Medicinal Zingiberaceae in the prevention of menopausal bone loss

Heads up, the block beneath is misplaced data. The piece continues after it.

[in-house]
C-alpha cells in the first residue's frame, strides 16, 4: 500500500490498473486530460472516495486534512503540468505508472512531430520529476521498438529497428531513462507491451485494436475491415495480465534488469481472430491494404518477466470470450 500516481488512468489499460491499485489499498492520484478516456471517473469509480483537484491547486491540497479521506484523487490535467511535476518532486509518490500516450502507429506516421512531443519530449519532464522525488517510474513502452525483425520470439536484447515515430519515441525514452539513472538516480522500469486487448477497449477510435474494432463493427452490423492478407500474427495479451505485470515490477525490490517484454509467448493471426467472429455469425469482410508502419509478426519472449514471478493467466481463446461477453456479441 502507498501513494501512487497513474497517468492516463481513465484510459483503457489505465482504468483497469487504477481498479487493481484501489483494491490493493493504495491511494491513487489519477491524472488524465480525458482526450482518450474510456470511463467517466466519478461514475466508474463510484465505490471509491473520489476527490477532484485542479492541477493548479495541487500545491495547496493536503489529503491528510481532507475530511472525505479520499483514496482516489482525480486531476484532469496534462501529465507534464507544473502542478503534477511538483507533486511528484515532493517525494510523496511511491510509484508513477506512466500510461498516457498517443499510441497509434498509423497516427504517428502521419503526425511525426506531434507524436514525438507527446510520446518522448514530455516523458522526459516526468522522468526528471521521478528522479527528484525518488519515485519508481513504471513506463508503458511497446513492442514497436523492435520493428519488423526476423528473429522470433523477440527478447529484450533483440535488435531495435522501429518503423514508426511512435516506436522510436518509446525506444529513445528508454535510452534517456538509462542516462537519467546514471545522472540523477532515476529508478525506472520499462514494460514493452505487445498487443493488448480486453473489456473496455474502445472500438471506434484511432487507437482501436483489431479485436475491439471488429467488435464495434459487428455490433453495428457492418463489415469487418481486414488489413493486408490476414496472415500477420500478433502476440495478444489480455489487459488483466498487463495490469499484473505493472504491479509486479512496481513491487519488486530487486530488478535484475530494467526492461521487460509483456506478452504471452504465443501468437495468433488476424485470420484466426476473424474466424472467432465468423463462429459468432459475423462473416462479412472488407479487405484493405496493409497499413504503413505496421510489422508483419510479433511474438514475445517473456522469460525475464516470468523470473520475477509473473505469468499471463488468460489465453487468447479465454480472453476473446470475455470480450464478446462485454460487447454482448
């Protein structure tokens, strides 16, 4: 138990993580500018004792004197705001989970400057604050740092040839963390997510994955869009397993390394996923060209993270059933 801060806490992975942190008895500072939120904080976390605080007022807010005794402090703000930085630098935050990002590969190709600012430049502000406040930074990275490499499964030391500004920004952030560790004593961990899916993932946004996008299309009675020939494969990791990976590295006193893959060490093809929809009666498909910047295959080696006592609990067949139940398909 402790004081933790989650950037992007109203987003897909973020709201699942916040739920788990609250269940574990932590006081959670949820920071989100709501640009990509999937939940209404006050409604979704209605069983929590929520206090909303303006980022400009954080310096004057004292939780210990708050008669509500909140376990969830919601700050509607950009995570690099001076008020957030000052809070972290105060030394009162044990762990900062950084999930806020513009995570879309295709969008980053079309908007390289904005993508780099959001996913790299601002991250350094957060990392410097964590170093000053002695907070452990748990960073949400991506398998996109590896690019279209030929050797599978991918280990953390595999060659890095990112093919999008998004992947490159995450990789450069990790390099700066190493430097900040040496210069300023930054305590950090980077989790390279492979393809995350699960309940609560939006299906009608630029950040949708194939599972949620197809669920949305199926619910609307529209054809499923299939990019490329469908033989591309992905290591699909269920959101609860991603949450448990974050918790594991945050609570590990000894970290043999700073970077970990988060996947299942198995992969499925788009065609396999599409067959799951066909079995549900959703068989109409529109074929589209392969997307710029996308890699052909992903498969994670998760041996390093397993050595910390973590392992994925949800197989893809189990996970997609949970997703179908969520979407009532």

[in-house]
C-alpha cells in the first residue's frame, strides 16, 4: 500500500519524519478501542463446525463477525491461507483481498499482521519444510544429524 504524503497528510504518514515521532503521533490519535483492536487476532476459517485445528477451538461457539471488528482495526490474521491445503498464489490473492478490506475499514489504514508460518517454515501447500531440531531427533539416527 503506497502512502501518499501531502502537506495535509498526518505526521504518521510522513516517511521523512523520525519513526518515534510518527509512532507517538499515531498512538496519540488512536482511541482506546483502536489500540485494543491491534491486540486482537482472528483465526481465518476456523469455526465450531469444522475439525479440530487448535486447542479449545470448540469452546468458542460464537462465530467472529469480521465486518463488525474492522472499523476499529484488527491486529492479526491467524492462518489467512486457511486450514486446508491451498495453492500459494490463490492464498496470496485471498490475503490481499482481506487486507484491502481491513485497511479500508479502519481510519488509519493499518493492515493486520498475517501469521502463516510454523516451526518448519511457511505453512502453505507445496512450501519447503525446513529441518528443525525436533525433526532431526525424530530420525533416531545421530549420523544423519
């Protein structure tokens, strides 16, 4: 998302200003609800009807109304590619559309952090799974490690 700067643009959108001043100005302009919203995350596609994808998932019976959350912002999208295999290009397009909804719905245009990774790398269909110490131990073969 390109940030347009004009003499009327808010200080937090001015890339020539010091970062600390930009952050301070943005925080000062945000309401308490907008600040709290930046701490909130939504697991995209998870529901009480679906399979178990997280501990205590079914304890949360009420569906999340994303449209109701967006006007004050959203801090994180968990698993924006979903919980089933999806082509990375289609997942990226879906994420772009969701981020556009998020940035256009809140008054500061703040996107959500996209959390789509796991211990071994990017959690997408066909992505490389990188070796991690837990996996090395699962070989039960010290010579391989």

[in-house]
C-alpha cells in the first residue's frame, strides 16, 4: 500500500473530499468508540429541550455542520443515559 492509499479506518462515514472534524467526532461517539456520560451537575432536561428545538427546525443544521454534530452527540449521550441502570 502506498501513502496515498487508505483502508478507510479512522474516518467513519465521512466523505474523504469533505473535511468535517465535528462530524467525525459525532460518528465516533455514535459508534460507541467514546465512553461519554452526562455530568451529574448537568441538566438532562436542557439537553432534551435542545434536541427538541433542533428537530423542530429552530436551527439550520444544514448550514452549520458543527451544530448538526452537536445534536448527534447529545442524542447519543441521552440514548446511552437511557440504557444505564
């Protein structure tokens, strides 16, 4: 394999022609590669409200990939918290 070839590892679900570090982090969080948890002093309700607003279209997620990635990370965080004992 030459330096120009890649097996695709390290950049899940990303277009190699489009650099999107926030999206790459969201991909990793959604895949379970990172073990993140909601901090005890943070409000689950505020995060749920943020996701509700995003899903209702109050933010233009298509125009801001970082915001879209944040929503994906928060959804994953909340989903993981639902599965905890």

In previous studies, well characterized extracts isolated from the dried ground rhizomes of Zingiberaceae plants, including turmeric and ginger, were remarkably protective in preventing bone loss in an animal model of rheumatoid arthritis (RA), preventing up to 80% of bone resorption as assessed by bone mineral density (BMD), normalization of RANK/OPG ratio, and inhibition of osteoclast formation. To determine whether turmeric and ginger might also prevent bone resorption in postmenopausal osteoporosis, their effects on bone were examined in ovariectomized (OVX) rats. Tested botanicals included a curcuminoid-rich fraction of turmeric (94% curcuminoids), a more complex turmeric fraction containing curcuminoids (41%) but devoid of essential oils, and a crude ginger extract containing both gingerols (18%) and essential oils. Three-month female Sprague Dawley rats were placed in the following treatment groups: (1) sham-operated + vehicle; (2) OVX + vehicle; (3) OVX + purified curcuminoids (dosing normalized to 25mg/kg/d curcuminoids), (4) OVX + complex turmeric fraction (25mg/kg/d curcuminoids), and (5) OVX + crude ginger extract (25mg/kg/d gingerols). Effects of 2 months of in vivo extract treatment on bone were determined by BMD analysis using dual-energy x-ray absorptiometry (DXA). OVX animals treated with vehicle lost 12% BMD relative to sham-operated animals following surgery. Treatment with the curcuminoid-rich fraction offered 50% protection against OVX-induced bone loss, while the more chemically complex turmeric fraction protected against 25% of menopausal bone loss. Crude ginger extract protected against only 8% of OVX-induced bone loss. Based on these studies, the curcuminoid-rich turmeric fraction was significantly protective of osteoporotic bone, although the mechanism of bone protection in this model has yet to be elucidated.